The CYP active site is buried deep in the protein. Multiple tunnels from the active site were found in CYP crystal structures and have been classified [20]. From simulations of ligand egress, it was proposed that mammalian CYPs may use more than one tunnel for ligand passage. It was suggested that liposoluble substrates bind through tunnels leading from the lipid bilayer while soluble products are released through solvent-accessible routes [6], [21], [22]. How the lipid bilayer influences the opening and closing of different tunnels remains unclear.

Here, we report the structure and dynamics of the full-length, membrane-bound CYP2C9, the second most abundant CYP in the human liver which metabolizes about 20% of all xenobiotics [23]. We found two orientations of CYP2C9 in the membrane, both consistent with experiments. While the enzyme remained mostly in closed or nearly closed conformations, we found both membrane and ligand dependent correlations between opening and closing of different tunnels from the buried catalytic center. We propose that the membrane promotes binding of liposoluble substrates by stabilizing protein conformations with an open access tunnel and provide evidence for selective substrate access and product release routes in mammalian CYPs. We describe a procedure to model and simulate the membrane-bound CYPs that is not biased towards a certain orientation of the protein in the membrane and that may be extended to incorporate the CPR as well.

Results

Simulations reveal two predominant orientations of CYP2C9 in the membrane

We applied a procedure based on multiple coarse grained simulations (Fig. 1, Steps 1–5) followed by atomic-resolution (Fig. 1, Steps 6–7) simulations to study the structure and dynamics of CYP2C9 in a 1-palmitoyl-2-oleoylphosphatidylcholine (POPC) bilayer. POPC was chosen because it is one of the major components of the endoplasmic reticulum membrane (>50% phosphatidylcholine [24]). An initial bias towards a specific orientation of CYP2C9 in the membrane was prevented by starting the coarse grained simulations with randomized orientations of the globular domain above or slightly inserted in the membrane. We simulated models derived from two conformations of CYP2C9 (Table 1), both based on the flurbiprofen-bound crystal structure (pdb 1R9O) [25]. 1R9OH1 and 1R9OH2 are full-length models while 1R9O1 and 1R9O2 represent soluble forms with the transmembrane helix removed. In the FG loop, which is thought to dip into the membrane, 1R9O1 and 1R9OH1 have two short helices (F' and G') while 1R9O2 and 1R9OH2 have an extended structure. The nomenclature for the CYP secondary structure is from [26].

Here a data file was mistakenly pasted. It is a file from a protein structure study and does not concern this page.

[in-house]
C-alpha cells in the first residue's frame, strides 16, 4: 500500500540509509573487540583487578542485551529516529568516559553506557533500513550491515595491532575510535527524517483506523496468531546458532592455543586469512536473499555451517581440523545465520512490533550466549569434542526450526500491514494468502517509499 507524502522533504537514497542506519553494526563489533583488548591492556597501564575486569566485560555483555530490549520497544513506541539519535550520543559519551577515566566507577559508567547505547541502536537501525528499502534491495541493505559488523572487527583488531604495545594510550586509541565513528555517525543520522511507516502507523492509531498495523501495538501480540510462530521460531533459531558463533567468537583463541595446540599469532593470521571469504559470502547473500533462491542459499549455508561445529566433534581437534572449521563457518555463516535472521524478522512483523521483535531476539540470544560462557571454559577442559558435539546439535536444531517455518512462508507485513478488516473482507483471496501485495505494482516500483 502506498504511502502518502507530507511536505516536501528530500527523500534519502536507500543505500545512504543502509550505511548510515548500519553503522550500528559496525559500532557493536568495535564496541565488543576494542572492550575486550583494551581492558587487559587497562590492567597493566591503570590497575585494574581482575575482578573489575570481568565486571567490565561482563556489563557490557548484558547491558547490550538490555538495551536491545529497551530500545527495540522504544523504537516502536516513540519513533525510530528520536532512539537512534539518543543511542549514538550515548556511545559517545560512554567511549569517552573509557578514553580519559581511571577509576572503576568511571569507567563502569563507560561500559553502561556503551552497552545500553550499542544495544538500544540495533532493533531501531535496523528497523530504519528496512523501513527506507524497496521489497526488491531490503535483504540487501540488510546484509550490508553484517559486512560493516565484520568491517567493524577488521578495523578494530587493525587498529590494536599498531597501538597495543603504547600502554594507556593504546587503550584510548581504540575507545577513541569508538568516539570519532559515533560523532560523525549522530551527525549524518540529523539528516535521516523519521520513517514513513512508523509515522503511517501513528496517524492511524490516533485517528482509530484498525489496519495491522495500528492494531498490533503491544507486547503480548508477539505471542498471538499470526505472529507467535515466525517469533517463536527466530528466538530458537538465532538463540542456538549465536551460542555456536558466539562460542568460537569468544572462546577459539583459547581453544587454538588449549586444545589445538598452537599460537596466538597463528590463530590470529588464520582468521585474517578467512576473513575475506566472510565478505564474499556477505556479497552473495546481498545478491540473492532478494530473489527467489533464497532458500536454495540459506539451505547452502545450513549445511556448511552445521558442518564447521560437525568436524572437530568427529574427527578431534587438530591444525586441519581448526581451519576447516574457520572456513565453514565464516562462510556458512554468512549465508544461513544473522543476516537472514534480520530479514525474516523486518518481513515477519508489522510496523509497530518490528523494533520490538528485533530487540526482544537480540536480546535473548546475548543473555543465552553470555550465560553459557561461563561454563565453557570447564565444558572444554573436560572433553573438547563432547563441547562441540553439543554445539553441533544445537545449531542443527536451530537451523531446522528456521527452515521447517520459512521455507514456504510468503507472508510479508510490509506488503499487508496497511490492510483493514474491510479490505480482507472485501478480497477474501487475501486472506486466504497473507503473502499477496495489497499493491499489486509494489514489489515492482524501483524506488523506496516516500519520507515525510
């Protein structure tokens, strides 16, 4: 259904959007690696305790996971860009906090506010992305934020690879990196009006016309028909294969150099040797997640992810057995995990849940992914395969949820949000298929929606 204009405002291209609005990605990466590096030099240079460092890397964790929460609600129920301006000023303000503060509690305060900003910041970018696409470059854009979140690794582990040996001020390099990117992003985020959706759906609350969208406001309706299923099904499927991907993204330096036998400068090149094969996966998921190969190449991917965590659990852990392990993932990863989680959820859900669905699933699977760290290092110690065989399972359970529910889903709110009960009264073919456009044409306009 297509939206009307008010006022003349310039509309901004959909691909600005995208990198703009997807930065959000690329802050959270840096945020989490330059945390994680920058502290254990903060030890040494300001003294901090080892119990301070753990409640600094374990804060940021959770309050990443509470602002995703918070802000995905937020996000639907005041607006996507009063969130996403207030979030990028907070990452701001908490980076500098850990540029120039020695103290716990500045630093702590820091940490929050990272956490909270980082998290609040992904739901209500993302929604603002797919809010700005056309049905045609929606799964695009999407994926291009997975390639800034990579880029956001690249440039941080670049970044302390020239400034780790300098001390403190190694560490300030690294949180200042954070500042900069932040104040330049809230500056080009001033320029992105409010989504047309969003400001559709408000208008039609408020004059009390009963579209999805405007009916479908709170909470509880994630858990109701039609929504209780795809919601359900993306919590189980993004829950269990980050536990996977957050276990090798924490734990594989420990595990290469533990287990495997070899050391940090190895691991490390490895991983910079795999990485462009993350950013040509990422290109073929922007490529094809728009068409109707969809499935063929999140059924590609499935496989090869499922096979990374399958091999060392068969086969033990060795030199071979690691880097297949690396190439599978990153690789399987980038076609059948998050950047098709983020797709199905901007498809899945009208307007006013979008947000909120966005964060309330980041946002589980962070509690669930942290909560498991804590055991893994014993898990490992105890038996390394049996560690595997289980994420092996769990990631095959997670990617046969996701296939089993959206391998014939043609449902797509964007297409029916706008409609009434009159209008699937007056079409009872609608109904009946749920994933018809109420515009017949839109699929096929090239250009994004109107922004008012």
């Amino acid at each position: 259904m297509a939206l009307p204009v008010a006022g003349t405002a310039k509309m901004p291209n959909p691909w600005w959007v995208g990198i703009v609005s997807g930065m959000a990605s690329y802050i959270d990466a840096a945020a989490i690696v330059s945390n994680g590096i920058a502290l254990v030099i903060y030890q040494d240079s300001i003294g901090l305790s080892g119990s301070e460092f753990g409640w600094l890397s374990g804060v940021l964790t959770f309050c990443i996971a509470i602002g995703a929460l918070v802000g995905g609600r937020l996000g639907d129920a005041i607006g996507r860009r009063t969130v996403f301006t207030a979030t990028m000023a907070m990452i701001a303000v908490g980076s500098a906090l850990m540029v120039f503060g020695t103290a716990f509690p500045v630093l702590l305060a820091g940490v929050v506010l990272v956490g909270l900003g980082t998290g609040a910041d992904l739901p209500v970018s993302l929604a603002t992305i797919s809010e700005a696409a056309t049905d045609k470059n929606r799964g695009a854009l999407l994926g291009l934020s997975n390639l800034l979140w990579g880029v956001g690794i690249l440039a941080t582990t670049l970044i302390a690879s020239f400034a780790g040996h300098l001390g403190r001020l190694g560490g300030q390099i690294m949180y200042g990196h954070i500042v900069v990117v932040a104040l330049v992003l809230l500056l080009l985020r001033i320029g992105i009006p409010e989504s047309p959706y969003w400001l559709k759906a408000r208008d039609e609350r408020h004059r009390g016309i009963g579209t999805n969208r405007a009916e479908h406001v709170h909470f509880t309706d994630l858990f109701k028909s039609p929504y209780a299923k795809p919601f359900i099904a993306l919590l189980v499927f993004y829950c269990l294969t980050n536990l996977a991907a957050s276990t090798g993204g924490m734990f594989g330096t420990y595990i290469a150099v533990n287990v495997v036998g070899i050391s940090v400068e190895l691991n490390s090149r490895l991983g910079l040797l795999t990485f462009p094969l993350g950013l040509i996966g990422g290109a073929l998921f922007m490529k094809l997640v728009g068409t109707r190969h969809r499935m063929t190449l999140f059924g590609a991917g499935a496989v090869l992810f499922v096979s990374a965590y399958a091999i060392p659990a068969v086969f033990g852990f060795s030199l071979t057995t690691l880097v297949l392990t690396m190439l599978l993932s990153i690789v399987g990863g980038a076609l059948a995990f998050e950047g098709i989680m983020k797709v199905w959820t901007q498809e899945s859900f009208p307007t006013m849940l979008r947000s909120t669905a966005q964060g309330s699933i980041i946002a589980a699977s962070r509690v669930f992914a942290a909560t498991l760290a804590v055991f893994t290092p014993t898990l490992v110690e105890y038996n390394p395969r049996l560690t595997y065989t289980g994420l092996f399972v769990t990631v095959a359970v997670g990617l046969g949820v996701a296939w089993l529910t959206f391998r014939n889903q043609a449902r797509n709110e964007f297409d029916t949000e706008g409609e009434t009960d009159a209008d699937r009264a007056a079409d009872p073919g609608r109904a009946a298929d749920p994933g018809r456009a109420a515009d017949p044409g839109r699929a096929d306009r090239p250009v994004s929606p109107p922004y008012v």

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Figure 1. Procedure to model and simulate the membrane-bound CYP2C9.

(1) The transmembrane N-terminal helix (red rectangle) was inserted in a lipid bilayer; (2) The system was simulated for 2 µs with a coarse grained force field for proteins and lipids; (3) The globular domain of CYP2C9 (green triangle) was added in different orientations by randomly changing dihedral angles in the linker peptide; (4) 1 µs of coarse grained simulation was performed for each model; (5) From the analysis of the CYP2C9 orientation in the membrane during the coarse grained simulations, protein-membrane configurations were selected, converted to atomic resolution (6) and used in follow-up atomic-resolution simulations (7).

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Table 1. Summary of atomic-resolution simulations of CYP2C9 models.